O tender child of but six years: may this massive motocross-style helmet, complete with 14 intake vents, fit and protect you, for I understand not the ways of the online sizing chart.
I clicked purchase, and two weeks later my son, Casper, and I were roaring across a high sage desert, darkness falling, canyons plunging, chunky rocks looming, frigid wind howling, expensive epic of cinematic masculinity unfolding.
What in the end does a father want for his child? I wanted Casper to not get pneumonia on the first fucking day of our trip. But in his infinite wisdom, the god of the utility terrain vehicle (or UTV) forsook windshields, windows, climate control, and, for that matter, an effective muffler. I draped my coat across the boy’s little lap.
“Don’t let this blow away!” I yelled.
“Don’t let this blow away!”
Our conversation might’ve continued in this vein had I not been so caught up in staying upright. I’d been driving this bizarre vehicle—essentially a small, high-octane dune buggy—for an hour now and was steadily getting worse at it. We were in northwest Arizona, sloshing along a canyon somewhere between the Colorado Plateau and the Mojave Desert. Yucca and scrub oak blurred past as we fishtailed wildly across gravelly BLM two-track. The natural thing to do would be to slow down, but the light was fading, and we had another hour, or maybe five, until we reached camp. So I gunned it, swerving into the lonesome western landscape, hunched dementedly over the wheel, an off-road, neon-helmeted Neal Cassady.
I first heard about Wilderness Collective, the group putting on our mechanical foray, when it launched in 2011. Ostensibly, the Los Angeles outfitter offers $3,500 high-horsepower adventures for stylish urban dudes. But that’s only the wrapper. The essence of the brand is the invisible skein of brotherhood and truth stretched between the snowmobiles and dirt bikes. “Wilderness makes you better”—that’s the motto. During trips to Yosemite, Alaska, and Death Valley, men rev into a higher echelon of manhood, growing closer as fathers and sons and friends and bros. Whatever ails us is no match for the improving power of wild lands plus loud machines.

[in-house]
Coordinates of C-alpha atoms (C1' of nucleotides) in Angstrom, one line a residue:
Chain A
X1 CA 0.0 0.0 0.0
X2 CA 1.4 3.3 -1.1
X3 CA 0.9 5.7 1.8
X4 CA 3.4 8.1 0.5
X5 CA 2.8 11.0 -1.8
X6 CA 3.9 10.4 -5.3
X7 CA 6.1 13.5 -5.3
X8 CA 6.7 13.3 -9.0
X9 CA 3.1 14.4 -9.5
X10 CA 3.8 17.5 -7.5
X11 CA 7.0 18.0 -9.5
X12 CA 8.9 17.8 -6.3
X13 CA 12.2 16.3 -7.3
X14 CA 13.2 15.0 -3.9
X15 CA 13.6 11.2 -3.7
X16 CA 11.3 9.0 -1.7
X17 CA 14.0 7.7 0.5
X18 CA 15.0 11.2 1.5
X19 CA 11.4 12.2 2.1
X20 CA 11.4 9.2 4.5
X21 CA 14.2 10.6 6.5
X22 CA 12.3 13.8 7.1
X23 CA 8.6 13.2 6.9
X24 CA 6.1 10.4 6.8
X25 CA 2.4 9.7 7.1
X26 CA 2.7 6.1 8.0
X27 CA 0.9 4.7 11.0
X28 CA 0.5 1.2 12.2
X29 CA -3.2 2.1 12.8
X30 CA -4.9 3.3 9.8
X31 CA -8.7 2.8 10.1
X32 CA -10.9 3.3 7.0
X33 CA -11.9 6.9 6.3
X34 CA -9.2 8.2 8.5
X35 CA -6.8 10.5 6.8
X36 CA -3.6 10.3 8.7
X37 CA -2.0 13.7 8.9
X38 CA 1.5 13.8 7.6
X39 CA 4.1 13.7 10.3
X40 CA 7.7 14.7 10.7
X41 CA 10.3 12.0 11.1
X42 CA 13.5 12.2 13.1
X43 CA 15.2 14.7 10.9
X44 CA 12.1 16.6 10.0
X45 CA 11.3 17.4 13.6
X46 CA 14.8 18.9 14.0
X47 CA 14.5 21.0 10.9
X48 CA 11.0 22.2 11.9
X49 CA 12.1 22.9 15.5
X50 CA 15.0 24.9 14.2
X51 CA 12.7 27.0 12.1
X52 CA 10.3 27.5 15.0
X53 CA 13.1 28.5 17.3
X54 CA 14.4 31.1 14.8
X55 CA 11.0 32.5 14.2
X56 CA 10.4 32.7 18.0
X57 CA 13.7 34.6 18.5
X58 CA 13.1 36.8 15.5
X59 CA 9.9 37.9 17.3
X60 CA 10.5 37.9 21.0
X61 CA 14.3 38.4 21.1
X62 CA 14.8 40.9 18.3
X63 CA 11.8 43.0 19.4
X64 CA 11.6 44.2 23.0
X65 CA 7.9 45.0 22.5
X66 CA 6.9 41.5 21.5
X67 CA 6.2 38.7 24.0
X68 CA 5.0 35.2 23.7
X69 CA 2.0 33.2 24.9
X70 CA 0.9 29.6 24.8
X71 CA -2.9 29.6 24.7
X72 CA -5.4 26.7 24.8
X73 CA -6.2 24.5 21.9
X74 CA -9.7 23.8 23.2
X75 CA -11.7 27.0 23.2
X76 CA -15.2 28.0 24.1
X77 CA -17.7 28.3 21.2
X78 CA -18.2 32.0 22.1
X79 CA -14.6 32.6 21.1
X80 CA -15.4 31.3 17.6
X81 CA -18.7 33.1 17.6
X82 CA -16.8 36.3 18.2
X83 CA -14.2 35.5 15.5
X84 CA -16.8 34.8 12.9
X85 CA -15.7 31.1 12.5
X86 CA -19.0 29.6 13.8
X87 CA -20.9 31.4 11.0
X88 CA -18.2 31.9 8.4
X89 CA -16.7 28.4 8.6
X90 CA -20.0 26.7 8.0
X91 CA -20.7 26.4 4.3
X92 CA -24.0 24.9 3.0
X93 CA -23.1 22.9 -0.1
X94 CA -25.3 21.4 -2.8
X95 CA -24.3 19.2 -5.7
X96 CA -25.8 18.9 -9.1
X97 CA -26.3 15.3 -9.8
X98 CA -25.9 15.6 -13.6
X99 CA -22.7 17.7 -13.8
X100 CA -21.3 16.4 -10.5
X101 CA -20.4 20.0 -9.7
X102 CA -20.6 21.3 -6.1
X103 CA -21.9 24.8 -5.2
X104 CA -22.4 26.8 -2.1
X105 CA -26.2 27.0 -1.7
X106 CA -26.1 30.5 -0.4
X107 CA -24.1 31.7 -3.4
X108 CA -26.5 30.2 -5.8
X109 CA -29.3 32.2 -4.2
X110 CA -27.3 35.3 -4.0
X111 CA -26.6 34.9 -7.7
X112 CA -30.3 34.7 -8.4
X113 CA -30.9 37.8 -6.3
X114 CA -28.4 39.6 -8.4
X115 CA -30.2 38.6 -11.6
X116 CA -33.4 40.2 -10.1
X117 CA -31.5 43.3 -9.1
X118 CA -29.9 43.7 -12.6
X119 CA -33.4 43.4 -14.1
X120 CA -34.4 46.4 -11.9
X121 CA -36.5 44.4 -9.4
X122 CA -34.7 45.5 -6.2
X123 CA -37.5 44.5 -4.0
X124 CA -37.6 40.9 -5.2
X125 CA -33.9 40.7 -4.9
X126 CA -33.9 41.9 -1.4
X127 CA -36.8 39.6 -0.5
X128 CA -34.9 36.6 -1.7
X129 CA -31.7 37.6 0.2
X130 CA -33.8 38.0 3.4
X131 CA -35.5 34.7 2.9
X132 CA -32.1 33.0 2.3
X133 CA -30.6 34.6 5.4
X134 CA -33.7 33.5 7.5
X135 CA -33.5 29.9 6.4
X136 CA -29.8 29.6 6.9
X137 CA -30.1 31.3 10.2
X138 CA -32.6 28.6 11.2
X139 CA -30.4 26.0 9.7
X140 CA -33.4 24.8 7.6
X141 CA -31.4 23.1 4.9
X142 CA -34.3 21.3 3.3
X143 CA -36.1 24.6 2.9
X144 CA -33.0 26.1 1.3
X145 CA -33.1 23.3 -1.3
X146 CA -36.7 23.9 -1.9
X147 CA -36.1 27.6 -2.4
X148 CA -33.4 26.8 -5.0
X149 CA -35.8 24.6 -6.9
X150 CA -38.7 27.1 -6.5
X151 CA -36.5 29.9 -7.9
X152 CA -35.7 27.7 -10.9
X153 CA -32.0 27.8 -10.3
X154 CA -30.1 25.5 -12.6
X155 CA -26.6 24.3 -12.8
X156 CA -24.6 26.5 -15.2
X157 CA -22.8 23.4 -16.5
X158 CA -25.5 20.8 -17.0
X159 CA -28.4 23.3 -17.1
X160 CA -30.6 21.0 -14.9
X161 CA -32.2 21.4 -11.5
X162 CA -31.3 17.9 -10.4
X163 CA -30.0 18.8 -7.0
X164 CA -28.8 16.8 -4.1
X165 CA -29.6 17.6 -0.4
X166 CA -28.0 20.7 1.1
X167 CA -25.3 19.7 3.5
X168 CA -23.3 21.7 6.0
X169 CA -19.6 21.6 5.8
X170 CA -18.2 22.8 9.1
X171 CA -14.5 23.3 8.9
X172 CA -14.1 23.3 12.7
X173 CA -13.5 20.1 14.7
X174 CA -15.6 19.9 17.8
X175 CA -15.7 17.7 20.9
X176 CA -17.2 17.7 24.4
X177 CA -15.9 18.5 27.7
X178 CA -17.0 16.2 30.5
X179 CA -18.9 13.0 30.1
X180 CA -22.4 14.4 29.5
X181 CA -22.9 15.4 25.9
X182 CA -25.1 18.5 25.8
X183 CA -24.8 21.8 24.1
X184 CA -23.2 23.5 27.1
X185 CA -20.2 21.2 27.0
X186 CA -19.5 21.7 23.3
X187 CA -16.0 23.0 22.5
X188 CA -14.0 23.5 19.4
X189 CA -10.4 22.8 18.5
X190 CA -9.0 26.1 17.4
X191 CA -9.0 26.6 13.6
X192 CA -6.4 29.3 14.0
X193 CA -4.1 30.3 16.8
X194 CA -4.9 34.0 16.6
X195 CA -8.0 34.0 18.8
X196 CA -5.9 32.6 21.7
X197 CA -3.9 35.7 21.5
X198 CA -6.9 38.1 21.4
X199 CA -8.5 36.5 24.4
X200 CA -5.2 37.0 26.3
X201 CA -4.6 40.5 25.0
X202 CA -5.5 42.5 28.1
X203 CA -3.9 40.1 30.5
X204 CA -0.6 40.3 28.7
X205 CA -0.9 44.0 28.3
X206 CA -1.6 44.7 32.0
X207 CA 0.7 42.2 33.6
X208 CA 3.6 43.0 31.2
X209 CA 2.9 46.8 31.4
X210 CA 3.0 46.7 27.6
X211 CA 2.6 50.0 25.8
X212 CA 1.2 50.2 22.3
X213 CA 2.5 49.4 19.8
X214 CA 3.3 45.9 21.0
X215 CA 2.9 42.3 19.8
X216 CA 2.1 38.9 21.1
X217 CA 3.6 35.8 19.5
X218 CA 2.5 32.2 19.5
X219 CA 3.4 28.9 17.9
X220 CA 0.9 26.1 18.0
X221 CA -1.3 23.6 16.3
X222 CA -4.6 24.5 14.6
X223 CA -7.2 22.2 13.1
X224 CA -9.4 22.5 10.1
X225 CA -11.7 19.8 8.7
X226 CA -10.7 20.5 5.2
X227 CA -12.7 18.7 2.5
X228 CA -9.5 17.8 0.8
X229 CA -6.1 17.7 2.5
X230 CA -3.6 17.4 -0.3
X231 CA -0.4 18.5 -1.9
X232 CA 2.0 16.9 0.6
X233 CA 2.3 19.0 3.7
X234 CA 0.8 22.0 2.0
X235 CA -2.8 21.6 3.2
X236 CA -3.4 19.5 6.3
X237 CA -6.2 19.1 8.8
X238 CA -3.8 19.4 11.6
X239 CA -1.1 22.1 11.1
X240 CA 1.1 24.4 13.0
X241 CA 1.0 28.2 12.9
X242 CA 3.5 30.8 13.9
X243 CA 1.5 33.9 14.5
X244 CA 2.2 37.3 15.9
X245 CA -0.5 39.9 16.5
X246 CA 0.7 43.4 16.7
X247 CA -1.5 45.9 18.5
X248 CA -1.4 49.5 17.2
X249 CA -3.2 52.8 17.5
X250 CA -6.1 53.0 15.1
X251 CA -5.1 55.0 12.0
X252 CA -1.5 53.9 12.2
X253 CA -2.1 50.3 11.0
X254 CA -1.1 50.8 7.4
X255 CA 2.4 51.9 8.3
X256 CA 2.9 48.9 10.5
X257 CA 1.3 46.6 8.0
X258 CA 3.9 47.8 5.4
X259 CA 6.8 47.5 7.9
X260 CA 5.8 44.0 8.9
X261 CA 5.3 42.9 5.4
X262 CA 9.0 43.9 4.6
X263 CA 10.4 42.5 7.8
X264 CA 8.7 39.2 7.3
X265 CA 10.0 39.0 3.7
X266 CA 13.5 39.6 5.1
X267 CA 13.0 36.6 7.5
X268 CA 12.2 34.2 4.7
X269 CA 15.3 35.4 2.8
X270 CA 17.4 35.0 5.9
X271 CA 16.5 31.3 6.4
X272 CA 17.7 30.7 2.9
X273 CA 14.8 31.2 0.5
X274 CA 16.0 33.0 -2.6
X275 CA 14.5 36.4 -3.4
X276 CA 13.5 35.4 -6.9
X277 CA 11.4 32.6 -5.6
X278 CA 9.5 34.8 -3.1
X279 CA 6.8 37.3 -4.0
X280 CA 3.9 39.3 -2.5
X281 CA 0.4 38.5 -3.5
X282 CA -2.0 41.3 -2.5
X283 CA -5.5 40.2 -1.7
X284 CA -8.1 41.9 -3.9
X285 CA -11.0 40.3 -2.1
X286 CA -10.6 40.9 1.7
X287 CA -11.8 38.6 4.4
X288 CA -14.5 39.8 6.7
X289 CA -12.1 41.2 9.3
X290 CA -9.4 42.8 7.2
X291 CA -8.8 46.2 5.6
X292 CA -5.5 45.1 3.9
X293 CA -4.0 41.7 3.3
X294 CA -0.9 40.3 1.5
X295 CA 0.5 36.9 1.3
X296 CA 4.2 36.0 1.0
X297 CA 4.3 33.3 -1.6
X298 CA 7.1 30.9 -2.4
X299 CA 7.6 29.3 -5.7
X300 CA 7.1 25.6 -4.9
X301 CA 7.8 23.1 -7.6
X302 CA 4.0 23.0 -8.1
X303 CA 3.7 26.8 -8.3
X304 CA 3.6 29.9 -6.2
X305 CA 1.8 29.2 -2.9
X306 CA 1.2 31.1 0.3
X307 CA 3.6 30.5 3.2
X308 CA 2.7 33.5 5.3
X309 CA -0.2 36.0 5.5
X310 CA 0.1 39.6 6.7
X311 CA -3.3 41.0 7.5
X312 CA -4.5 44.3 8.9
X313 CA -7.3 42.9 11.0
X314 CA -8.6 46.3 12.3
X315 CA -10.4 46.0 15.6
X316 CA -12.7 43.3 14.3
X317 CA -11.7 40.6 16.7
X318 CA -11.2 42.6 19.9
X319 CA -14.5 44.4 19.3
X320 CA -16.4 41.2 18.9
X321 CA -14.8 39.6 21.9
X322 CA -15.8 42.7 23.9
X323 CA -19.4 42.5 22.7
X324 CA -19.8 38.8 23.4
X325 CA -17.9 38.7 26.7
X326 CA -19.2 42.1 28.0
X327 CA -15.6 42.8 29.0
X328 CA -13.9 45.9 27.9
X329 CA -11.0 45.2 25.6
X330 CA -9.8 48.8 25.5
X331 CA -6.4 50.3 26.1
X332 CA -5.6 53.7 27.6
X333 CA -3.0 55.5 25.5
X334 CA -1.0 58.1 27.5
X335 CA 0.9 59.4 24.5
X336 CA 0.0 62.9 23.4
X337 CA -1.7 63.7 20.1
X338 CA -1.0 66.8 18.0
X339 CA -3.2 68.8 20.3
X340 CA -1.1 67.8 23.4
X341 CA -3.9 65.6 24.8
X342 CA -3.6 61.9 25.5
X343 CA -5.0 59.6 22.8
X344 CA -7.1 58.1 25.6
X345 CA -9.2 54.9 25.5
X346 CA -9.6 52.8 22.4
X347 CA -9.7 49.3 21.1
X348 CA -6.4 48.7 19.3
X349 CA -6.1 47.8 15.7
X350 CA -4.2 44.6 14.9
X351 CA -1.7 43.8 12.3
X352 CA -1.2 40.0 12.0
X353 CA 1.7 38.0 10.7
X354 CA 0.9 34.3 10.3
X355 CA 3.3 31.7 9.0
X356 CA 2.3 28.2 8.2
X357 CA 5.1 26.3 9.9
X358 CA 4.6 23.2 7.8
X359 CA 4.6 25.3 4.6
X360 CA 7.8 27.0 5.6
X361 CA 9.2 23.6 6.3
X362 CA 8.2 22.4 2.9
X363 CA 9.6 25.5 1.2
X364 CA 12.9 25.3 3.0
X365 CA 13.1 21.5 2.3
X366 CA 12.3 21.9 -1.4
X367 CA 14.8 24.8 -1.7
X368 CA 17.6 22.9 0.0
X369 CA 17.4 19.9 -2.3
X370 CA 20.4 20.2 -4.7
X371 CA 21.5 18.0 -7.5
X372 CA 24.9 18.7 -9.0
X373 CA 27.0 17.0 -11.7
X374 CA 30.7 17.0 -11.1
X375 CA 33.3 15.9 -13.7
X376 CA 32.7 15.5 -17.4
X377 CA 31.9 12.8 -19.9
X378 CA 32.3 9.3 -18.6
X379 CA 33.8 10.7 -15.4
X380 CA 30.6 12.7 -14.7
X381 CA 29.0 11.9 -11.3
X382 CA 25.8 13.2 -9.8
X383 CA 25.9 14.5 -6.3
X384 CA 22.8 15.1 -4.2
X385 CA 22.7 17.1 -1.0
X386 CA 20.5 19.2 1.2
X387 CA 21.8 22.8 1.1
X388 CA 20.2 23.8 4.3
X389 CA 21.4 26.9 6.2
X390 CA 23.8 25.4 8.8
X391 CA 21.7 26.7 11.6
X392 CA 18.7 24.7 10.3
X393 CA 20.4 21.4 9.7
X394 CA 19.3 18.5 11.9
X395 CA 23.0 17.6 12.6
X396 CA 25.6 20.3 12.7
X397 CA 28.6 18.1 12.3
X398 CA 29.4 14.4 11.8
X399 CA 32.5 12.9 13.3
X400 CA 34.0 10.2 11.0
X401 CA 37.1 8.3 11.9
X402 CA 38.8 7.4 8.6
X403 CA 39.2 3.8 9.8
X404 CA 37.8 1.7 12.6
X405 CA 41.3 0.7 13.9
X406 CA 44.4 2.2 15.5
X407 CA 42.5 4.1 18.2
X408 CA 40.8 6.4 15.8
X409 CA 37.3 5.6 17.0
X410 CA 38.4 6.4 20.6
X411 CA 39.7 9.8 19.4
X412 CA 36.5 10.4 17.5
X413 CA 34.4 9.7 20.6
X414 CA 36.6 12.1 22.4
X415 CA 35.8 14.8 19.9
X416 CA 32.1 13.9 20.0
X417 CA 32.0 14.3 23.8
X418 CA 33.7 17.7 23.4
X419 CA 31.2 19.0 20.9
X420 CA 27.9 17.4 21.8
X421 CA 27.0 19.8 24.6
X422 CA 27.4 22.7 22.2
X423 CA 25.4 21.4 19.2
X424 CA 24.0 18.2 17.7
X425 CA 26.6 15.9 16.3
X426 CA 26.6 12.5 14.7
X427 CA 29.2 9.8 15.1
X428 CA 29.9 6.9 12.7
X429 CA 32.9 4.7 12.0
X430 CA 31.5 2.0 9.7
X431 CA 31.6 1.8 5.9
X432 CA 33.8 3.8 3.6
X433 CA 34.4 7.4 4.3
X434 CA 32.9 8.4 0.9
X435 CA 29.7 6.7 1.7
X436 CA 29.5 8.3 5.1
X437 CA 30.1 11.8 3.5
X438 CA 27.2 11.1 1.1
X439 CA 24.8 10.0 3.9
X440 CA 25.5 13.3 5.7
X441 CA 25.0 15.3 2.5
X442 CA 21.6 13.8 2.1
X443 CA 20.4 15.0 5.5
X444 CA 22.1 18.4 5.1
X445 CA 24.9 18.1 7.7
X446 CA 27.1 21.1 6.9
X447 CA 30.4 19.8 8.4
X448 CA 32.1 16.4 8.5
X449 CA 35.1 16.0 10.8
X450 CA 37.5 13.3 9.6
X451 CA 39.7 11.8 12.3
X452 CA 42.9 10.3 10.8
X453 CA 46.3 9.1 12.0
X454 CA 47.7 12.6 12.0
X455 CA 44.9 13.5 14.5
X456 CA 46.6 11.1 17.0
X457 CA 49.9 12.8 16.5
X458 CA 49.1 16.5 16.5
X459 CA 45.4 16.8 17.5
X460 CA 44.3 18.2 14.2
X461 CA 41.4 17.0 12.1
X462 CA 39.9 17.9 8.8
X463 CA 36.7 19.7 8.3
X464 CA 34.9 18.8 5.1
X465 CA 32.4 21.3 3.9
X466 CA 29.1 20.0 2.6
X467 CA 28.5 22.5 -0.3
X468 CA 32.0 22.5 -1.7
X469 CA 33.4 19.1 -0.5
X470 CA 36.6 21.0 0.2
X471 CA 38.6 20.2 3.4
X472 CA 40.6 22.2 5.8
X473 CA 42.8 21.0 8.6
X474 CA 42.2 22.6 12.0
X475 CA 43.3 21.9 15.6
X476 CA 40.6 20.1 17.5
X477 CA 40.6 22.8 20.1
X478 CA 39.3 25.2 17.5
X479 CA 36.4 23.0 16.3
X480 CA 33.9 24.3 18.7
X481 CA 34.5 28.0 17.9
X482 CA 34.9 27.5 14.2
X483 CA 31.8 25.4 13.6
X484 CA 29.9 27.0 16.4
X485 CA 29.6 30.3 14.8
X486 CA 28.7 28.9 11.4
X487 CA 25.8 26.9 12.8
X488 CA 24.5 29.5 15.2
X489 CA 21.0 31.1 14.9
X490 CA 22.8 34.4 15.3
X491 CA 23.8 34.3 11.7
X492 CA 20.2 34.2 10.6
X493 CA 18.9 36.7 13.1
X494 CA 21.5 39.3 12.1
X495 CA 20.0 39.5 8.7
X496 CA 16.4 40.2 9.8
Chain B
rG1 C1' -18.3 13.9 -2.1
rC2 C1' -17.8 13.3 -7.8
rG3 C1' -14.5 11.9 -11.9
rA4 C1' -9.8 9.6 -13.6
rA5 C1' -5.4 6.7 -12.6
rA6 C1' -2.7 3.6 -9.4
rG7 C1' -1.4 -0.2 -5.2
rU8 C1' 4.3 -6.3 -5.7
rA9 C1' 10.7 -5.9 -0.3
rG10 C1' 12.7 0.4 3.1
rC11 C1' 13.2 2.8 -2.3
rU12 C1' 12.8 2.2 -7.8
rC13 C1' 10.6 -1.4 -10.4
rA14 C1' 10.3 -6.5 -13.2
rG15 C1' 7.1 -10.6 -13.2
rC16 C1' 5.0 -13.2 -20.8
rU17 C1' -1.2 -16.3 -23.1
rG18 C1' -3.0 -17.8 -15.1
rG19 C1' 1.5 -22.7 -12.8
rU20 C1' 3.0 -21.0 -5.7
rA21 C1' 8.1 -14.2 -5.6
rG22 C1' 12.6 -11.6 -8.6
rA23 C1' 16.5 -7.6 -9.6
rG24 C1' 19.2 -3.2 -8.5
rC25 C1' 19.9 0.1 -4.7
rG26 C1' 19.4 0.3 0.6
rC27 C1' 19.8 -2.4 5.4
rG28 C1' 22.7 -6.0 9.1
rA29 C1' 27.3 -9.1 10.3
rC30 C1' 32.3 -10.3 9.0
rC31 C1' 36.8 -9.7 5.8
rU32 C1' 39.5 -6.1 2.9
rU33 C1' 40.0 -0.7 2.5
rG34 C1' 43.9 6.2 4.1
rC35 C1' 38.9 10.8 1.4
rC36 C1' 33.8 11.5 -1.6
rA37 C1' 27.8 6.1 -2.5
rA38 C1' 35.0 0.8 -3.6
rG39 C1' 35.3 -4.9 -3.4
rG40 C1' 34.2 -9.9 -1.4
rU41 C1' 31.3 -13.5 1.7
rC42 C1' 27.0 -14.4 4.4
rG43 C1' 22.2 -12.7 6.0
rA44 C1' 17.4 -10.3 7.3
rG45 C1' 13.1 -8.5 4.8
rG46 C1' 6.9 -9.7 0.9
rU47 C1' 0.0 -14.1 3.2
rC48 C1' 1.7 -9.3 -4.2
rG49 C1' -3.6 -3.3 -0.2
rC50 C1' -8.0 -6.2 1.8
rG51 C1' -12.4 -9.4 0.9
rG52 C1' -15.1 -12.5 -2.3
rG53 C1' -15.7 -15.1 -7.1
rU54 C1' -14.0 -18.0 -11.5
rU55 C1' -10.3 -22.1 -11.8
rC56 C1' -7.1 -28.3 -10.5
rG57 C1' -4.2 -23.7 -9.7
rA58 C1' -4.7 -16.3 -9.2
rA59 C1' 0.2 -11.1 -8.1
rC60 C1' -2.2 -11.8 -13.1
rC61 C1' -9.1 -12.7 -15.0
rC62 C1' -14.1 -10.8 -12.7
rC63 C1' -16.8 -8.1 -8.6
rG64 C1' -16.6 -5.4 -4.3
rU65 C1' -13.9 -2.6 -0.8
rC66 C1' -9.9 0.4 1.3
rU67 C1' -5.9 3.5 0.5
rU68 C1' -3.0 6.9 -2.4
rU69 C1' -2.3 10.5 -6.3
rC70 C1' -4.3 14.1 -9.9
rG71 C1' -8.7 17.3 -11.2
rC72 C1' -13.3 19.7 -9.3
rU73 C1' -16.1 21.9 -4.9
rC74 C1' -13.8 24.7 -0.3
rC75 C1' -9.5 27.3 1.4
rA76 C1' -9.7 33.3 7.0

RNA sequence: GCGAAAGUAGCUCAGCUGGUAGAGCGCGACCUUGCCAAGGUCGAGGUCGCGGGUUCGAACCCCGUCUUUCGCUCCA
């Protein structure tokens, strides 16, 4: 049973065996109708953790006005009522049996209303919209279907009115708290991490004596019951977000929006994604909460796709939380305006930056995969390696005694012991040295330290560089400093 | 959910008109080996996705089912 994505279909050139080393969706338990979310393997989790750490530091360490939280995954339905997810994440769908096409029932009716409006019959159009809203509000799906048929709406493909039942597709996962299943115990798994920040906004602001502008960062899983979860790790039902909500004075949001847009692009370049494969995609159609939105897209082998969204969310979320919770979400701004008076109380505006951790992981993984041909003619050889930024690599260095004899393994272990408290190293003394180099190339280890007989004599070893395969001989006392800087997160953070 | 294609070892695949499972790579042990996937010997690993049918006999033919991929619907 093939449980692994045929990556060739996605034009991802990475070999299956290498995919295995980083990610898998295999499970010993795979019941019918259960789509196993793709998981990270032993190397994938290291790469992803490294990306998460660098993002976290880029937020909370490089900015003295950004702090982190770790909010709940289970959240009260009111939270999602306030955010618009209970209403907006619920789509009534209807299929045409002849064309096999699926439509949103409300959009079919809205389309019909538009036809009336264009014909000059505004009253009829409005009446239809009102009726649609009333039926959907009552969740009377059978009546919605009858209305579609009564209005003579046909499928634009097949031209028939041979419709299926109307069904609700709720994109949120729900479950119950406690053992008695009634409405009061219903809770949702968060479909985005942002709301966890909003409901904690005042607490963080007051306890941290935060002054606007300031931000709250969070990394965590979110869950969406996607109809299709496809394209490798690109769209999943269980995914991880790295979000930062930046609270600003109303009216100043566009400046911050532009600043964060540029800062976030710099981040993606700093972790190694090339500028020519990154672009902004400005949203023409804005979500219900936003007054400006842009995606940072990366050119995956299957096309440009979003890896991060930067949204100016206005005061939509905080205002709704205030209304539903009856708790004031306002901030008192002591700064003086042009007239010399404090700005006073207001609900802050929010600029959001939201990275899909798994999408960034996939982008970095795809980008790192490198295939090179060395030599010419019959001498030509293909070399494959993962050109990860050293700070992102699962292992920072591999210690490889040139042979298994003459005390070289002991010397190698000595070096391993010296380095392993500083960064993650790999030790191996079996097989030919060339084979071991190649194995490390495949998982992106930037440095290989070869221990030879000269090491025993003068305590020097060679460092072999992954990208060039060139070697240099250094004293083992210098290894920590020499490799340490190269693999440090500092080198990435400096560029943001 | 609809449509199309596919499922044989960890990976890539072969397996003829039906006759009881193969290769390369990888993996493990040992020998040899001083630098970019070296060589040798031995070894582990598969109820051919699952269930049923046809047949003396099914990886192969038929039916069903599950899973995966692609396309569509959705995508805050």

In 2019, the group launched its first child-friendly outing, “a four-day off-road adventure to the Grand Canyon designed for fathers and their kids to have the adventure of a lifetime.” Each day would involve two to four hours of driving, periodic stops, and backcountry camping in Nevada, Utah, and Arizona, and eventually we’d end at the North Rim. Four staffers would prepare our food and document us assiduously. Along the way, a dozen dads would undergo unspecified man-growth.
“Don’t roll your vehicle,” Martín Vielma, our chill, ponytailed guide told us at the start of the voyage. We dads and our kids, most under ten, had fanned out around him in a giant UTV warehouse in Saint George, Utah. We were a mostly white group, middle-aged, and all straight, as far I could tell: some sporty Dallas guys who went to church together, some LA guys with tattoos, a tech guy from San Francisco. Vielma reviewed a few additional points of UTV operation, but the essence was: don’t be stupid.
In the run-up to the trip, I had envisioned long days of contemplation and connection. The scrubby hills and low plains of red-brown, the washed-out stretches of prickly pear and cholla—this is the type of country where you figure out a thing or two. The minute I punched the gas, I realized the idea was laughable. The drone of the motor and the roar of the wind obliterate everything—every thought, every idea, every word spoken. We were quivering husks when at last we rumbled up to a small plateau in Mohave County, Arizona.
While I pitched our tent, the Wilderness Collective crew built a fire nearby, and in time everyone drifted over for dinner and warmth. I let Casper get to know the other kids—mostly boys, though not all—as the grown-ups chatted around the blaze. There was talk of jobs, motorcycle projects, whose kid was killing it in soccer, and, as occurs on every guy trip, epic adventures past.
But we were here for the future. A father thrums with a deep and weary hope, after all: You, my child, shall fuck things up slightly less than I did. That’s a heavy burden in its own right; add a widespread overhaul of masculinity to the proceedings and things get extra complicated. In Heart of Maleness, the French philosopher and sociologist Raphaël Liogier describes the strange fog men find themselves in after #MeToo, “struggling to redefine our ambitions as men, our fantasies as men, our behavior as men, our desires as men. In short, our place in the world.”
Frankly, anyone so disoriented by the current landscape strikes me as either willfully obtuse or weirdly dim. Toxic masculinity, as we now call it, has always oozed through civilization. For your average halfway-reflective guy, the recent wave of bad-men stories shined a new kind of light on an old situation. The challenge isn’t knowing our place in the world, it’s helping each other get there, starting with the youngest among us.